This question arises periodically in doctor’s offices when patients ask about using prior pain medication prescriptions left over from old injuries. There are many unused and outdated bottles of drugs and prescriptions in medicine cabinets in our homes. As drugs age, potency of the medicine is lost. Unfortunately, there remains a danger to all of society if you choose to dispose of these medications improperly. DO NOT flush the medications down the toilet nor throw them away in the garbage without reading the following information. This article addresses some suggestions for safe disposal of outdated prescriptions.
Why Should We Be Concerned About Drug Disposal?
Small traces of some medications have been found in the water supply. The drug manufacturers and the Federal Drug Administration have been working to minimize this potential problem. In addition to this concern, proper drug disposal is important for the following reasons:
- Child Safety – Toxic effects on children if drugs are taken by mistake or because of curiosity.
- Young Adults – Potential for experimentation and illicit use as well as providing drugs to friends with the potential for adverse effects.
- Adults – Taking medication prescribed for someone else may result in serious side effects or complications.
- Pets – Inadvertently consuming medications that have been spilled on the floor can result in danger to the animal. The human medication dosage in one tablet or capsule can be fatal to a pet.
- Environmental Concerns – Potential contamination of our drinking water. The debate continues of whether or not this is having a negative effect on the population. Researchers have found traces of medications in our lakes and streams.
Disposal of Unused Drugs
There are several methods for proper disposal of unused medications. Some recommended methods include:
- Your Family Physician – May be aware of locations or methods for proper disposal of your particular type of medicine.
- Community Programs – Police, county sheriff’s departments or community recycling services may collect unused or outdated medications. Check with your city or county information centers.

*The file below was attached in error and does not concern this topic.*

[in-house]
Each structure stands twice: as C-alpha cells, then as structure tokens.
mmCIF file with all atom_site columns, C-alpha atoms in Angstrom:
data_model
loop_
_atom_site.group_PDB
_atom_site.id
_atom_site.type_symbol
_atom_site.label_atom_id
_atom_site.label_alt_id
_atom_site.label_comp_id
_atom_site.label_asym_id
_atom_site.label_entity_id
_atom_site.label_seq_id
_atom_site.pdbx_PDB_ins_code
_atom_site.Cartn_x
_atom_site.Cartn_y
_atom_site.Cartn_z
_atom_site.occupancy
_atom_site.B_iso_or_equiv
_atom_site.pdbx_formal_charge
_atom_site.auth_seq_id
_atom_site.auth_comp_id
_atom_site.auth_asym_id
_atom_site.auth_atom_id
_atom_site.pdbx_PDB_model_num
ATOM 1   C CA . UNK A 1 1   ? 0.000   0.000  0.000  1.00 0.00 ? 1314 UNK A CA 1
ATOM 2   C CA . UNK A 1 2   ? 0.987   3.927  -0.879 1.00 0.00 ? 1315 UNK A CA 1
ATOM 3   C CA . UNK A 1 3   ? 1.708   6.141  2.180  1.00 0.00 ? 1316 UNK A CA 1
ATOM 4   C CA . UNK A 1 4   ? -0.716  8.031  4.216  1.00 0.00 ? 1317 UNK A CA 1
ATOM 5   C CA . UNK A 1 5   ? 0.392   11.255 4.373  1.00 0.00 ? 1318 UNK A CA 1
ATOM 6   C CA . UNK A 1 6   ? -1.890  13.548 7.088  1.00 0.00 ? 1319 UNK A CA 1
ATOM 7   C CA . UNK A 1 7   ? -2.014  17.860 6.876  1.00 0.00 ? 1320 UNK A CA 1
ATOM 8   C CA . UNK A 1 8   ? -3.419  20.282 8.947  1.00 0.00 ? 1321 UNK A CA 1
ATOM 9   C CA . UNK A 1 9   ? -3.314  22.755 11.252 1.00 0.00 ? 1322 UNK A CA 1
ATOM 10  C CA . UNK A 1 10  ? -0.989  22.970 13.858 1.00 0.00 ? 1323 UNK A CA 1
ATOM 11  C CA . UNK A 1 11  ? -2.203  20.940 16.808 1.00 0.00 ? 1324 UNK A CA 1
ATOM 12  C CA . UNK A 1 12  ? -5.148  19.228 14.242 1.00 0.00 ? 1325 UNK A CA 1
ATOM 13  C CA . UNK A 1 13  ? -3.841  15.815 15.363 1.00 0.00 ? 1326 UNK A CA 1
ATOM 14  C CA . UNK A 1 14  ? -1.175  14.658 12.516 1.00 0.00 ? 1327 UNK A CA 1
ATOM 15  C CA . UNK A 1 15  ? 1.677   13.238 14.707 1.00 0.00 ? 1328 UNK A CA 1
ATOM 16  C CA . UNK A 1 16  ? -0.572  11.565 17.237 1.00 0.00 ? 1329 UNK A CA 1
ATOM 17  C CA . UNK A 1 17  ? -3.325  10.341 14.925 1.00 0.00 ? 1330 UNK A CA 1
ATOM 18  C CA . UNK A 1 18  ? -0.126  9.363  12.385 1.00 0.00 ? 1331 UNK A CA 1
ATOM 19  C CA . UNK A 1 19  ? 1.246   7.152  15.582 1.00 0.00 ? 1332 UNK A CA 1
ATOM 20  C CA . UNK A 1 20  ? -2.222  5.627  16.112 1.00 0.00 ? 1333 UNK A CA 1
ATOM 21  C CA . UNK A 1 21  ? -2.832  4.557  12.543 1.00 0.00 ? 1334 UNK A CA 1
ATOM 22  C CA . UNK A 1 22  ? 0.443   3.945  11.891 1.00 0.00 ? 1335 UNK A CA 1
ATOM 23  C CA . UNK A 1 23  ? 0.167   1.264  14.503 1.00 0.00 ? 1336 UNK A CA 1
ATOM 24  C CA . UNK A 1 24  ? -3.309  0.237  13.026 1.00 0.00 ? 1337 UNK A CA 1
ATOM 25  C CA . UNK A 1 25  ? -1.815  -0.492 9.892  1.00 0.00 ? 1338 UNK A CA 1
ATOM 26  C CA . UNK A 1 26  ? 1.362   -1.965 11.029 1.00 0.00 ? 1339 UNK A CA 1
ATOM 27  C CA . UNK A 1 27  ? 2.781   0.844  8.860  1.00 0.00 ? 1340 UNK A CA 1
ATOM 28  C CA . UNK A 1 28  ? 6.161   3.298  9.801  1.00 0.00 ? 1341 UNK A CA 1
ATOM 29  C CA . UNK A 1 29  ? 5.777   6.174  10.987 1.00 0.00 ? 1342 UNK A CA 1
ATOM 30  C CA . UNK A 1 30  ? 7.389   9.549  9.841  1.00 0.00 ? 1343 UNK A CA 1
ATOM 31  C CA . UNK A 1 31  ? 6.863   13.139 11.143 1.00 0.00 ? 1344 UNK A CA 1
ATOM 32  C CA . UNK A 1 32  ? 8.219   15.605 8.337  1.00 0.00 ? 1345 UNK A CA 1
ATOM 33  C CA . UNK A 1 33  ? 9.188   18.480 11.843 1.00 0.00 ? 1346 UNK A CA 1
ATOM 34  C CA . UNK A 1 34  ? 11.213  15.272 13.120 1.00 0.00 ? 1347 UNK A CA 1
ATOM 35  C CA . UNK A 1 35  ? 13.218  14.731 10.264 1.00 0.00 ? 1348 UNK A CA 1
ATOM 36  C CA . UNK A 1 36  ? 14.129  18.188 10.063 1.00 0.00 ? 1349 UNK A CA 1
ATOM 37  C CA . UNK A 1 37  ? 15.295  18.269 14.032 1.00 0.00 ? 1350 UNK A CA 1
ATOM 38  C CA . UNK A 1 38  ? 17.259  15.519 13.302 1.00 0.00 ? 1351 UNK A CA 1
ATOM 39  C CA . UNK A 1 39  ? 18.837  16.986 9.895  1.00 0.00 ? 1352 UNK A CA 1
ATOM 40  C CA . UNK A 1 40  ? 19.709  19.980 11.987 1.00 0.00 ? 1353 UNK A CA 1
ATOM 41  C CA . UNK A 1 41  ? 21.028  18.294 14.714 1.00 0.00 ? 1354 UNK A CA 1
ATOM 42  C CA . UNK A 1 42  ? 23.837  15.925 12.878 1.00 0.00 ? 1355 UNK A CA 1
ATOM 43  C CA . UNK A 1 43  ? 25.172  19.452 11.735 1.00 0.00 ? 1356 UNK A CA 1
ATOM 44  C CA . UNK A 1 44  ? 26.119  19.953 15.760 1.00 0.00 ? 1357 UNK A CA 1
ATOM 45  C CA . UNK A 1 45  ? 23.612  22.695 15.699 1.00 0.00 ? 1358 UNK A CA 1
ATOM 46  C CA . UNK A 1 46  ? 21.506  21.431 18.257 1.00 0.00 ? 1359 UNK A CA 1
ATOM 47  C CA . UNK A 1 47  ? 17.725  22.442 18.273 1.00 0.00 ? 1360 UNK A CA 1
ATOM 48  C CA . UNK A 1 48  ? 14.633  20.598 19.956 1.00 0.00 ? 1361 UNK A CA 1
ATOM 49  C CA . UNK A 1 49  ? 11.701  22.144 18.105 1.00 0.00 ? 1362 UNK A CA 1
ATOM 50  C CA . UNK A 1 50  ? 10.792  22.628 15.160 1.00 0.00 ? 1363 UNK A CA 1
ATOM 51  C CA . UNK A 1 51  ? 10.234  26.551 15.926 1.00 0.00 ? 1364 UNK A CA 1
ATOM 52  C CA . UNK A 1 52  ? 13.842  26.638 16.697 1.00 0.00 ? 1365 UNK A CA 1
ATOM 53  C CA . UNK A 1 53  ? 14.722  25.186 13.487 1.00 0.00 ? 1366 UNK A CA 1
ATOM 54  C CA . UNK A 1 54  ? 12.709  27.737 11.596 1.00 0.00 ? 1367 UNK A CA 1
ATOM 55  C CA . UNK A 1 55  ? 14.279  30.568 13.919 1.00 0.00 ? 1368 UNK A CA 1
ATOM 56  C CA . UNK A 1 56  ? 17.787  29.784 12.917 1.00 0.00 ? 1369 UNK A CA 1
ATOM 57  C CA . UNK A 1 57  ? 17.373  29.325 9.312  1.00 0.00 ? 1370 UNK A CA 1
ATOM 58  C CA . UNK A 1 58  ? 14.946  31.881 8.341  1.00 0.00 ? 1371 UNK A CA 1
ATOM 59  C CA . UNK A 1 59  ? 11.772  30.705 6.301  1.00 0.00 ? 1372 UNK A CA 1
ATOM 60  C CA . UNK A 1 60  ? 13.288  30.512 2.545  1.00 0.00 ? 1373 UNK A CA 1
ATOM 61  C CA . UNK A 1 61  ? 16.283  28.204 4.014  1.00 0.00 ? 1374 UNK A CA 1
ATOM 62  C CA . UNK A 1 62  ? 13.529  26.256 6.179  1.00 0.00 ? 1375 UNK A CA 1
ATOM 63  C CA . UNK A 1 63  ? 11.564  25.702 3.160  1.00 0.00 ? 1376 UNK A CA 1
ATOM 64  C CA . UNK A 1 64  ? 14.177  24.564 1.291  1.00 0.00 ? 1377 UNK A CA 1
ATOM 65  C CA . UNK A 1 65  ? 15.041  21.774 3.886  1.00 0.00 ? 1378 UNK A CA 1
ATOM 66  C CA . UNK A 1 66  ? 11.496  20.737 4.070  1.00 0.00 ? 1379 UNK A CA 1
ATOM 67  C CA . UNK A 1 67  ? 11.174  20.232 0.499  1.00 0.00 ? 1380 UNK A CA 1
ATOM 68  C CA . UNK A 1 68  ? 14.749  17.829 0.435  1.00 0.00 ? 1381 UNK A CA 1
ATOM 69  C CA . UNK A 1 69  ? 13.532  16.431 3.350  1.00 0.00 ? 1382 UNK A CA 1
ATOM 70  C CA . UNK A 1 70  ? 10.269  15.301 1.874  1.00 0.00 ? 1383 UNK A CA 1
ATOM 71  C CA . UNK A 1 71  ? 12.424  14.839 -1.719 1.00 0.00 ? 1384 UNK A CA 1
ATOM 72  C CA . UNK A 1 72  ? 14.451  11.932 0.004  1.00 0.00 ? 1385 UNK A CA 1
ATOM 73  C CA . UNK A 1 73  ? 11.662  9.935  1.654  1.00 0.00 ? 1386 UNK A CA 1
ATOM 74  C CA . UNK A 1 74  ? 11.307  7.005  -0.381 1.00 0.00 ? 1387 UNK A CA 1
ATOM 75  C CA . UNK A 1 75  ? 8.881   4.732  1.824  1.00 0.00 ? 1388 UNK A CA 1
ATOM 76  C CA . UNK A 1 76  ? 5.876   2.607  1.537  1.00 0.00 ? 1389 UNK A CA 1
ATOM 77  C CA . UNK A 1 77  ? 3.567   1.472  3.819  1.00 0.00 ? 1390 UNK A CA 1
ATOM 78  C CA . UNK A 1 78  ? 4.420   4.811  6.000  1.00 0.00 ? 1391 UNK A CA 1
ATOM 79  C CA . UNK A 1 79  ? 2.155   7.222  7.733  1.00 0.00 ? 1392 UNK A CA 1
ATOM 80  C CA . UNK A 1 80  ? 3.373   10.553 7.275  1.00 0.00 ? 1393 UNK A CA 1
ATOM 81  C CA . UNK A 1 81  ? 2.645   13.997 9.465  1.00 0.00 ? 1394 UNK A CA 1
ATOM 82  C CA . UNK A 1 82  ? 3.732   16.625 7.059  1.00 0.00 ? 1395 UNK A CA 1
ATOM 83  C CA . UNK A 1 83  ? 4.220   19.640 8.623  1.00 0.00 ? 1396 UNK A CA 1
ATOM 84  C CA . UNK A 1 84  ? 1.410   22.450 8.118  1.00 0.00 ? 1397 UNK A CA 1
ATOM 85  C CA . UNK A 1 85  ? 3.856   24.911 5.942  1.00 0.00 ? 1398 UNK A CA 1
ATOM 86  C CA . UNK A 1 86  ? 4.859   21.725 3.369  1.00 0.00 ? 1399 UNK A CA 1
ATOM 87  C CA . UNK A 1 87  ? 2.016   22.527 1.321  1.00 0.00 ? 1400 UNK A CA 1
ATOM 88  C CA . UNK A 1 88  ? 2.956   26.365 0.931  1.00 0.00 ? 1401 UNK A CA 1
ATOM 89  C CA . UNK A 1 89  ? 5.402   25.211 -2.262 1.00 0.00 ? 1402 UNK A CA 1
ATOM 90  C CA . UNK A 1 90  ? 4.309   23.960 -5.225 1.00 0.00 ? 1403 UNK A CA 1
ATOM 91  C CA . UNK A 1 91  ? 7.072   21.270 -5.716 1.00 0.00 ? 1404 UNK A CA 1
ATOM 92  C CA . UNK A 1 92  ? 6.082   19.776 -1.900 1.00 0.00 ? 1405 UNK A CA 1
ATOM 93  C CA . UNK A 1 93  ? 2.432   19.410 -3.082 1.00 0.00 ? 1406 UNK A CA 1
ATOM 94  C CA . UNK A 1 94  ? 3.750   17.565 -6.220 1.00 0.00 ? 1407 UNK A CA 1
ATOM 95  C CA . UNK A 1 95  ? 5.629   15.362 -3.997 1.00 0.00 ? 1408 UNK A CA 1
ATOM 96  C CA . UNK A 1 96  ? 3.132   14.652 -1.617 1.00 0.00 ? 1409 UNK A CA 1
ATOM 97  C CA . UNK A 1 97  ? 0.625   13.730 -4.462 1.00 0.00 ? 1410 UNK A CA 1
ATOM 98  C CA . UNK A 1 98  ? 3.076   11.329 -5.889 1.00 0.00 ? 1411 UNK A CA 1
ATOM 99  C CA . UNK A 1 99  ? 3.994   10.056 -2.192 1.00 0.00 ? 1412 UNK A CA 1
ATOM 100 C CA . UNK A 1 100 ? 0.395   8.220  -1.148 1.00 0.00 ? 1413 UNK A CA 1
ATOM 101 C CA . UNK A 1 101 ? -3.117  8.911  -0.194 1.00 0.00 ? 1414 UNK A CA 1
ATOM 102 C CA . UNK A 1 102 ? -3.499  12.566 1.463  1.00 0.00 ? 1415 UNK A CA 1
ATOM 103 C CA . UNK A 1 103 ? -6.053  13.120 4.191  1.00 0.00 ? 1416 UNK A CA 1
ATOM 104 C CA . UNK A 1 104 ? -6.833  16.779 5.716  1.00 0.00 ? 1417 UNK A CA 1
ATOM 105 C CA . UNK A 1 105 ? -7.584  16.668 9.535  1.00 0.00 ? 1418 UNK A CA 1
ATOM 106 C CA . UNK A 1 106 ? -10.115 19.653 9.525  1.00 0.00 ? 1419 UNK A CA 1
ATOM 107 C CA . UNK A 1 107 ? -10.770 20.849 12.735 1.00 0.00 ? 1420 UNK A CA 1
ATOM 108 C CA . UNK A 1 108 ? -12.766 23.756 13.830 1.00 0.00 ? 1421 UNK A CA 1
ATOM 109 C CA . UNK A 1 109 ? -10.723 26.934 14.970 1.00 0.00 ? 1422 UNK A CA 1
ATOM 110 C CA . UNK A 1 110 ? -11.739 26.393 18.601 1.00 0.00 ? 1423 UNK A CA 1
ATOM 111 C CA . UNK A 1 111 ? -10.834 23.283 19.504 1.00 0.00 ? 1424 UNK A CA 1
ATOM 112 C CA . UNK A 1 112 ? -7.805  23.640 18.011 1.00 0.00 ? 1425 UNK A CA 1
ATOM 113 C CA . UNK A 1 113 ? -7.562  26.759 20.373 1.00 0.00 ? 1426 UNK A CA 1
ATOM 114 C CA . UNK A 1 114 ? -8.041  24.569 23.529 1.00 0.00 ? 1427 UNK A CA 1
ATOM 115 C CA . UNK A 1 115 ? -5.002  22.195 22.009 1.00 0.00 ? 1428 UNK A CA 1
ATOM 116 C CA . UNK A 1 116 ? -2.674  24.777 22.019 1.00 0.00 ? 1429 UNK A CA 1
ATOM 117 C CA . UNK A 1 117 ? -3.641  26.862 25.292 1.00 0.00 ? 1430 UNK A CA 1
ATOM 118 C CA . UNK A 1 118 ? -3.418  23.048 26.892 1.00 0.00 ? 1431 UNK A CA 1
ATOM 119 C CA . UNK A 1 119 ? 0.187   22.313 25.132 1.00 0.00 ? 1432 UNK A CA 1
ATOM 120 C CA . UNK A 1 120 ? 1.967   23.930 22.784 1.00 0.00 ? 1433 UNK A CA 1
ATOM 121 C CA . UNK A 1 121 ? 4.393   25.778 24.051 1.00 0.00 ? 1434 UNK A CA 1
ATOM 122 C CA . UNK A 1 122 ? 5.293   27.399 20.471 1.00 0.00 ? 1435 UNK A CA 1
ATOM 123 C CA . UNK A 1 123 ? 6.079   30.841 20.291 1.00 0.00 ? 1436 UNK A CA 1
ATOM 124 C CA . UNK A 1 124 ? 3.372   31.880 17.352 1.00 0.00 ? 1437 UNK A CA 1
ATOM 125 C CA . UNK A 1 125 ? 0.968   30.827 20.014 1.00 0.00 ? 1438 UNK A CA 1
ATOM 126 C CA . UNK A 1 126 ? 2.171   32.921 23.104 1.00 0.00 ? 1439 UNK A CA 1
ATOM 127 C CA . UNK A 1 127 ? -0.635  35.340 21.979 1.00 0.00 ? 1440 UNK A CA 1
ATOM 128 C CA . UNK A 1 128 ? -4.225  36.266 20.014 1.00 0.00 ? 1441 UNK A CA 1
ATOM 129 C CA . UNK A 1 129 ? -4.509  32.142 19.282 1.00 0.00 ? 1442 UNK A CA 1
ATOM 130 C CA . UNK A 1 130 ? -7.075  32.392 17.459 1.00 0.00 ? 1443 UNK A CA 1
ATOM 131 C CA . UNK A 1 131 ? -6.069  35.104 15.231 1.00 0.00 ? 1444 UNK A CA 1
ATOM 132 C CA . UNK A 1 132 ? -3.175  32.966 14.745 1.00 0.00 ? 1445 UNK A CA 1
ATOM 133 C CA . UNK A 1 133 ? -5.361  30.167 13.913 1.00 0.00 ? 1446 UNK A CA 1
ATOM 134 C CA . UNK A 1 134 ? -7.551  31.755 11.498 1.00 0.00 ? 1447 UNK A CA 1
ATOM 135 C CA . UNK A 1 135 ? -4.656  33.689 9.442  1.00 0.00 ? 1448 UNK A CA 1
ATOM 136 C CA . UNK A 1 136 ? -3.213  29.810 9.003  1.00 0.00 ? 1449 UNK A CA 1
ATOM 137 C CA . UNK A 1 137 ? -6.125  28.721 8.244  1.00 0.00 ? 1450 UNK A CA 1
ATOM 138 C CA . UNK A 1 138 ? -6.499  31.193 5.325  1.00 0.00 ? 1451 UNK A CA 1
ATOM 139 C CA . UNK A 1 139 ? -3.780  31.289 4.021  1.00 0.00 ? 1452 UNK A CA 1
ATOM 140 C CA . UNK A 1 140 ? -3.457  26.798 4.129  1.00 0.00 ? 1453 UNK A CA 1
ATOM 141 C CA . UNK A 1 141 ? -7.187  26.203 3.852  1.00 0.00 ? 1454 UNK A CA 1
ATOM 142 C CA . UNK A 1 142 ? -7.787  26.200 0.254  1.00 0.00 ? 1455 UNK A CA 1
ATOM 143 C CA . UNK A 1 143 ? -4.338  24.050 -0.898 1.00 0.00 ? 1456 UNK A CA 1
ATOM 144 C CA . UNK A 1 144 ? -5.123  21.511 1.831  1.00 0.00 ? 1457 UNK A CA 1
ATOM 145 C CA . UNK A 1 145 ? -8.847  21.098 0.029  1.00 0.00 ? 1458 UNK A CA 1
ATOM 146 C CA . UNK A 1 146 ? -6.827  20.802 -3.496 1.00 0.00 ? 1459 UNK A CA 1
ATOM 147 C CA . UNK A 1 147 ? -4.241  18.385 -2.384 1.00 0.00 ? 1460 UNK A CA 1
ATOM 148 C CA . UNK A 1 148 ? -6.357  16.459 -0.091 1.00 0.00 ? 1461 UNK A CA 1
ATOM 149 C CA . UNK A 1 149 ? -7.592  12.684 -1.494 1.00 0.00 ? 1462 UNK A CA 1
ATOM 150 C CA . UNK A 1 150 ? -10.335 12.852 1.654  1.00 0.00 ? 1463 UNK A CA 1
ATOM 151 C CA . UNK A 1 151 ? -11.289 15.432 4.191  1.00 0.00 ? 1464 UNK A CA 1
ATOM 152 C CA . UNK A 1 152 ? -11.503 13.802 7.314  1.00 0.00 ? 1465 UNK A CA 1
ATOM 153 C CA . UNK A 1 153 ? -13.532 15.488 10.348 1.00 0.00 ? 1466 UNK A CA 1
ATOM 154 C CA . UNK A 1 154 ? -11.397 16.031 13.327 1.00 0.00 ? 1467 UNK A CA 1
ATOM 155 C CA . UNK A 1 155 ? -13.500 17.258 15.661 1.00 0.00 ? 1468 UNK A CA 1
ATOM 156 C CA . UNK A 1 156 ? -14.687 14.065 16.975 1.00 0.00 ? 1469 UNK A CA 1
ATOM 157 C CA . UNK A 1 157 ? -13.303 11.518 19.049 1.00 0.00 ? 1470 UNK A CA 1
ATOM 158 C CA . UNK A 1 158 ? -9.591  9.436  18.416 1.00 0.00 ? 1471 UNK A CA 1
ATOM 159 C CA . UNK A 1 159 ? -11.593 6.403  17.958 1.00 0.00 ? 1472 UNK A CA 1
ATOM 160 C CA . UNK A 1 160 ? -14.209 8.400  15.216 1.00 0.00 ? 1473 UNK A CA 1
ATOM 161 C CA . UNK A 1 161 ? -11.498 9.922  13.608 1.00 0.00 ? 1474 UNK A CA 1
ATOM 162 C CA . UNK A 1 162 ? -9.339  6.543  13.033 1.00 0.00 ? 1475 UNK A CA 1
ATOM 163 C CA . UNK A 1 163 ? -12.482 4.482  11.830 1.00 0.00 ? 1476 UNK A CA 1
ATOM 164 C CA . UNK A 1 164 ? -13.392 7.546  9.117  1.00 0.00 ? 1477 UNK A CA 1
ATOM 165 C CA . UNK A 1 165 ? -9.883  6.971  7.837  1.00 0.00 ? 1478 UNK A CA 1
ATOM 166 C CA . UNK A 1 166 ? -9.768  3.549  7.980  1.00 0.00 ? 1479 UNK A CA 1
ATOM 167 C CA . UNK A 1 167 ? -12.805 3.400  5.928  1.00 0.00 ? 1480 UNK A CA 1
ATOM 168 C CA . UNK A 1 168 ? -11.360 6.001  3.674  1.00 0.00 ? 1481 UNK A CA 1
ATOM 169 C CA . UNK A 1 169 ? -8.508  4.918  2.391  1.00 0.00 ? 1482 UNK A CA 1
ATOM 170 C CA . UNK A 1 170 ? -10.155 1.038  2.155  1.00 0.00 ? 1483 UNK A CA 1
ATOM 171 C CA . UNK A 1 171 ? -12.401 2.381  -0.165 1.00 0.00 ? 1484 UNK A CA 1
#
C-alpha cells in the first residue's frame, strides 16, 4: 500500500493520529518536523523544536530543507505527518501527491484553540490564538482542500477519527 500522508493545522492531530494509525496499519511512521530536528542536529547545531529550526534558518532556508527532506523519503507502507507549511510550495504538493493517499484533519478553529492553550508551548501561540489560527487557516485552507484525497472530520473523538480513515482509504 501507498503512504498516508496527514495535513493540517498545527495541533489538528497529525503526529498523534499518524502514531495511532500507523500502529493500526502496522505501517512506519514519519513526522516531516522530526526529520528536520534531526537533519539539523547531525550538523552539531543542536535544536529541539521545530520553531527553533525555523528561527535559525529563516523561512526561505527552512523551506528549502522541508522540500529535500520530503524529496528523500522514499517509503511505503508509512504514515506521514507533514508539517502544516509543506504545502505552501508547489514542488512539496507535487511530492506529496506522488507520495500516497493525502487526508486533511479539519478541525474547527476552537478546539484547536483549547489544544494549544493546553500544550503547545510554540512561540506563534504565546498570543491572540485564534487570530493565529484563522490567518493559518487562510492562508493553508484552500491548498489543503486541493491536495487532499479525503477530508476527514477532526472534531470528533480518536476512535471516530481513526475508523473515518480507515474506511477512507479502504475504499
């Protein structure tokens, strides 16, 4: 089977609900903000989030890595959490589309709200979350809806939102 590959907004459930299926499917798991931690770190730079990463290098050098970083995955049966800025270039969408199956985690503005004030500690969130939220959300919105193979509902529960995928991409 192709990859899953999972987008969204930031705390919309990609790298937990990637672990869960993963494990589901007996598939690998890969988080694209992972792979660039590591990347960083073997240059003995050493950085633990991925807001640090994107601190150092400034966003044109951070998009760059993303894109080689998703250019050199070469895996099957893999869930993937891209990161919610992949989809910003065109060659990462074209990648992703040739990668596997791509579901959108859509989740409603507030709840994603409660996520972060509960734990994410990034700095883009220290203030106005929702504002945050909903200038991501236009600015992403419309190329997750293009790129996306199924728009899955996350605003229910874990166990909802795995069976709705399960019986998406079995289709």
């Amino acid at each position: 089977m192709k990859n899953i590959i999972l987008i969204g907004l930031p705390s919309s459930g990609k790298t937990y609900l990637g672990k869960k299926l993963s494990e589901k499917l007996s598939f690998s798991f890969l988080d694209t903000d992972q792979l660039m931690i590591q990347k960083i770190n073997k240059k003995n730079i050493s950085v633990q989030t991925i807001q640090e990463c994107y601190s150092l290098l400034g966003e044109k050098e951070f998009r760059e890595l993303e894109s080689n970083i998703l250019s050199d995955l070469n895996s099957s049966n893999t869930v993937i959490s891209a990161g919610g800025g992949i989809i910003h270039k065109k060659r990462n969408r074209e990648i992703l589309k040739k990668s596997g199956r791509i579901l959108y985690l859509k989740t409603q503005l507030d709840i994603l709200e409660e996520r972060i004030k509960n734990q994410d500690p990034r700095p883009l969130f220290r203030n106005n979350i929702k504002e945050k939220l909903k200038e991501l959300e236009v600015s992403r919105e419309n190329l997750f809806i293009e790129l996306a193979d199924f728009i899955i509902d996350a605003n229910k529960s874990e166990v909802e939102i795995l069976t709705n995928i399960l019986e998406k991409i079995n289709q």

- Pharmacist – Checking with your pharmacist or pharmacy may provide you with disposal centers or other options.
- Prescription Label – The label may have printed instructions for proper disposal.
- Household Waste – There are medications that may be safely disposed of in household trash. It is your responsibility to learn which may or may not be safe.
- Flushing – Some medications may be safely flushed away in the toilet. Manufacturers and the Federal Drug Administration (FDA) have been working on potential contamination issues. The FDA has published a list of acceptable medications that can be disposed of by flushing down the toilet.
How Should I Dispose of Household Medications?
It is your responsibility to check your local laws to make sure medicines can be disposed of in the household waste. Before disposing of any medications, remove the label from the container or scratch off the information so it is not readable. There should be no identifying items on the bottle. This technique protects your identify and privacy. Some additional suggestions for these medications that can be disposed of in the home are:
- Put the medications in a plastic bag with another waste substance such as vegetable and fruit peels. Coffee grounds and kitty litter have also been suggested as mixing agents. This can be safely put in the household trash.
- Flush those medications that can be acceptably disposed of by this method.
The doctors at Coon Rapids Chiropractic Office understand the importance of following your medical physician’s instructions for the use of medication. When your pain, illness or condition has resolved, it’s your duty to properly dispose of unused or outdated medications.